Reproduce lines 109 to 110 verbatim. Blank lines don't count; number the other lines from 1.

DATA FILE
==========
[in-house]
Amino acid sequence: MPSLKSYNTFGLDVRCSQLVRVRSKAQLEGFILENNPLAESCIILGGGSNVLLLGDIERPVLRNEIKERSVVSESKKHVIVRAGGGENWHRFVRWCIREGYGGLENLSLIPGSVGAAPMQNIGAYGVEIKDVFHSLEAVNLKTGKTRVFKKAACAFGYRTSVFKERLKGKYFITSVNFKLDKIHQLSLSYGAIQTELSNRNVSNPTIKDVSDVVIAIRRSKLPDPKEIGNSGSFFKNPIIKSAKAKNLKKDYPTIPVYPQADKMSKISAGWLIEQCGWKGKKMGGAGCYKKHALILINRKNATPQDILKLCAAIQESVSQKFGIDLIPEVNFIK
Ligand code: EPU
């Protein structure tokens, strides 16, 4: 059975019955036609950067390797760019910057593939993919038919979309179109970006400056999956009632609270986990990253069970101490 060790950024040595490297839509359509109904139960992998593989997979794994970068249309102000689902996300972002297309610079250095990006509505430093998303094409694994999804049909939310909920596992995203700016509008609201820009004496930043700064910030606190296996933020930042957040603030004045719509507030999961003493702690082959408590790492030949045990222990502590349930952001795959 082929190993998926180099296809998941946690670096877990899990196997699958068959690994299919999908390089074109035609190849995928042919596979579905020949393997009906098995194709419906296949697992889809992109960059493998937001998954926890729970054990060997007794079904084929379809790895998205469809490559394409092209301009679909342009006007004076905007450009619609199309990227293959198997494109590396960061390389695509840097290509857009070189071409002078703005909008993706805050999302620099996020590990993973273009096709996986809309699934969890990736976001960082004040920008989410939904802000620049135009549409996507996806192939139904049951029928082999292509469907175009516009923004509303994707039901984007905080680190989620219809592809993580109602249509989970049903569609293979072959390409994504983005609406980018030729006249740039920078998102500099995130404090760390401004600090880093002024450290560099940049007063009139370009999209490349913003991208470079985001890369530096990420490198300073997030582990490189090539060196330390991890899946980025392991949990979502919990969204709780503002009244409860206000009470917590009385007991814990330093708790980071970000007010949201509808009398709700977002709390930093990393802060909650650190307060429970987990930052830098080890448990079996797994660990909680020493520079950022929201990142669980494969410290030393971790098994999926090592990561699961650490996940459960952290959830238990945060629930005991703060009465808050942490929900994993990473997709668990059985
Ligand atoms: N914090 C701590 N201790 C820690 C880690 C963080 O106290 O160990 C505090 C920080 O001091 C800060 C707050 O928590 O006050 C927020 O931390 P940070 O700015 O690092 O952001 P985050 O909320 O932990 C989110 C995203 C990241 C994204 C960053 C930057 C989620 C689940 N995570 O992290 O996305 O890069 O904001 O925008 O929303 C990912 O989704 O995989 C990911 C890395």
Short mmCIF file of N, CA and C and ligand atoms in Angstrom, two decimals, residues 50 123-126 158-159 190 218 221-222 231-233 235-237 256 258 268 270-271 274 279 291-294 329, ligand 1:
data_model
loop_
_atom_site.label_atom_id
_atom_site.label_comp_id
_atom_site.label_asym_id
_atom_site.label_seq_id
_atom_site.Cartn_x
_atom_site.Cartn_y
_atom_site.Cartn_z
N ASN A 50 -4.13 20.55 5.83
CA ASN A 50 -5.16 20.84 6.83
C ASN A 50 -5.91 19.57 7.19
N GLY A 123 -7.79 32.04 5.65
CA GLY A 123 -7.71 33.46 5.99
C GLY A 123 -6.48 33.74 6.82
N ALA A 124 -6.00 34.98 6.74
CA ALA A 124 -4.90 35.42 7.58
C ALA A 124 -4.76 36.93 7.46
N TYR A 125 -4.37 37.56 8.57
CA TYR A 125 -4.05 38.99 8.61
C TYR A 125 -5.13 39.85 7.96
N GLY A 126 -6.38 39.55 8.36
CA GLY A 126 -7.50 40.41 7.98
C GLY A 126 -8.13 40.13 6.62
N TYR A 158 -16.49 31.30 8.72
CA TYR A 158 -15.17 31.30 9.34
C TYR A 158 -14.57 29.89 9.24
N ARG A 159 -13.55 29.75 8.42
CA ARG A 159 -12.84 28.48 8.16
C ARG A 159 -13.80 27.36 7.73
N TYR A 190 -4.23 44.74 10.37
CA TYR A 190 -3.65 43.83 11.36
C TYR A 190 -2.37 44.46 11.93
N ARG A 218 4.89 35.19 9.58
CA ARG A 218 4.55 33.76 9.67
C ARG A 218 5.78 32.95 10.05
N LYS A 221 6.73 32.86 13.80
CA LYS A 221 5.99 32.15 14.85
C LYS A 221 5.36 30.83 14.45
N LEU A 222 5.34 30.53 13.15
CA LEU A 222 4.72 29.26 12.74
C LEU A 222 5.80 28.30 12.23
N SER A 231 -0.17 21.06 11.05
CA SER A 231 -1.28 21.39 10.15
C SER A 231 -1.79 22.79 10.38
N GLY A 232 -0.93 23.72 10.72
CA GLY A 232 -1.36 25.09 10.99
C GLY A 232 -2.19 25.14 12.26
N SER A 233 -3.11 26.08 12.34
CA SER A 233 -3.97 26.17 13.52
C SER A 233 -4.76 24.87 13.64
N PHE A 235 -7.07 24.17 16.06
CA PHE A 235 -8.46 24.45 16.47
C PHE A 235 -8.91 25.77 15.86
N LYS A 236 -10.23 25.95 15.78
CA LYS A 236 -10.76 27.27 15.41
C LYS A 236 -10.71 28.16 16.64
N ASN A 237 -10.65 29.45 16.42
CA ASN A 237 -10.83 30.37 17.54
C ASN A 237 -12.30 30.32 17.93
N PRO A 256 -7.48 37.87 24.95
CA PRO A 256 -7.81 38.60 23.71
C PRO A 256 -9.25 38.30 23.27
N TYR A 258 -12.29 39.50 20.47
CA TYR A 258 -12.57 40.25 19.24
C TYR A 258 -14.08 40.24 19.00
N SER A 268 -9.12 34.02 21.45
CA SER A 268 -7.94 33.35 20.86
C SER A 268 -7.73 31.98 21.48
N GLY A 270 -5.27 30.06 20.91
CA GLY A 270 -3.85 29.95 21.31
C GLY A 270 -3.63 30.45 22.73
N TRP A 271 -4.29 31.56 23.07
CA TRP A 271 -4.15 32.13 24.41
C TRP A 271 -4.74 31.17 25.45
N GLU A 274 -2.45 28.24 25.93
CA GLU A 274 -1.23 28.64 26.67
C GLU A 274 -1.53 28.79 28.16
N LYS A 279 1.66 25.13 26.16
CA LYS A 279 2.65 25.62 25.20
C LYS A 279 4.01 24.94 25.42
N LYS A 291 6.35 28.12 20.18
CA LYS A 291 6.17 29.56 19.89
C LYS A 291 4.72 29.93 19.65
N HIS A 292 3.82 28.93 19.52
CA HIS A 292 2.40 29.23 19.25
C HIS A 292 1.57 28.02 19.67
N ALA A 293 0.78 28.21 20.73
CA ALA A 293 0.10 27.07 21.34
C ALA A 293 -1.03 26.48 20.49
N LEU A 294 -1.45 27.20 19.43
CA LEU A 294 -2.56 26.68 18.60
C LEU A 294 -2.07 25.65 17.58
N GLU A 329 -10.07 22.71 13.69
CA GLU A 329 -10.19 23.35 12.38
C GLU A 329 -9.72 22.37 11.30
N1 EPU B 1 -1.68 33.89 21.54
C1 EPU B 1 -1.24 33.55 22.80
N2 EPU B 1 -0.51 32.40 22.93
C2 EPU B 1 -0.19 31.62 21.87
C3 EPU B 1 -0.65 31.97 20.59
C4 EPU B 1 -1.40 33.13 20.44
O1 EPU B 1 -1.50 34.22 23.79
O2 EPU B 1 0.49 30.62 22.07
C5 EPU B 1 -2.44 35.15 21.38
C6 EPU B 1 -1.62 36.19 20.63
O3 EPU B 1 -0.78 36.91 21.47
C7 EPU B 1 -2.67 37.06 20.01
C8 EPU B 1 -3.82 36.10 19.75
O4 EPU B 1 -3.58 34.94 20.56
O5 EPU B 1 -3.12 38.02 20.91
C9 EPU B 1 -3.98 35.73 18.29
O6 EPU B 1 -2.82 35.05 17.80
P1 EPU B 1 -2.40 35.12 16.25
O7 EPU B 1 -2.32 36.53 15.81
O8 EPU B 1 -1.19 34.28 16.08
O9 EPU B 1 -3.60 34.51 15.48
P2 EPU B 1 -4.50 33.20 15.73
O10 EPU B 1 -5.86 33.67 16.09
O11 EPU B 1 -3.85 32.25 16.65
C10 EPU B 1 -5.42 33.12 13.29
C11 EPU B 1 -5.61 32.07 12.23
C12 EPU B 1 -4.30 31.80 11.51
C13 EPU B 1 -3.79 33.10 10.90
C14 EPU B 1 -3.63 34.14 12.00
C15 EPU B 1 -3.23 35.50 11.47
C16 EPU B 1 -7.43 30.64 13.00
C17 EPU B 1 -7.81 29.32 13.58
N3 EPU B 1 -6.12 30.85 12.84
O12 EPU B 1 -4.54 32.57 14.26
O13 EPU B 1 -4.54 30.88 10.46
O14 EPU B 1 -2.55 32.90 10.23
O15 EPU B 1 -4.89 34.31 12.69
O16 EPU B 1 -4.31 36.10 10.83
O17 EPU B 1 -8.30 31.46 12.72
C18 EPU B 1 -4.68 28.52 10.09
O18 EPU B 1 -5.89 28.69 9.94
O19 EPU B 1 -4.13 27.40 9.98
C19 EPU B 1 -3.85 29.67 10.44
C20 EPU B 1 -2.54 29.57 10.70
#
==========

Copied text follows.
O1 EPU B 1 -1.50 34.22 23.79
O2 EPU B 1 0.49 30.62 22.07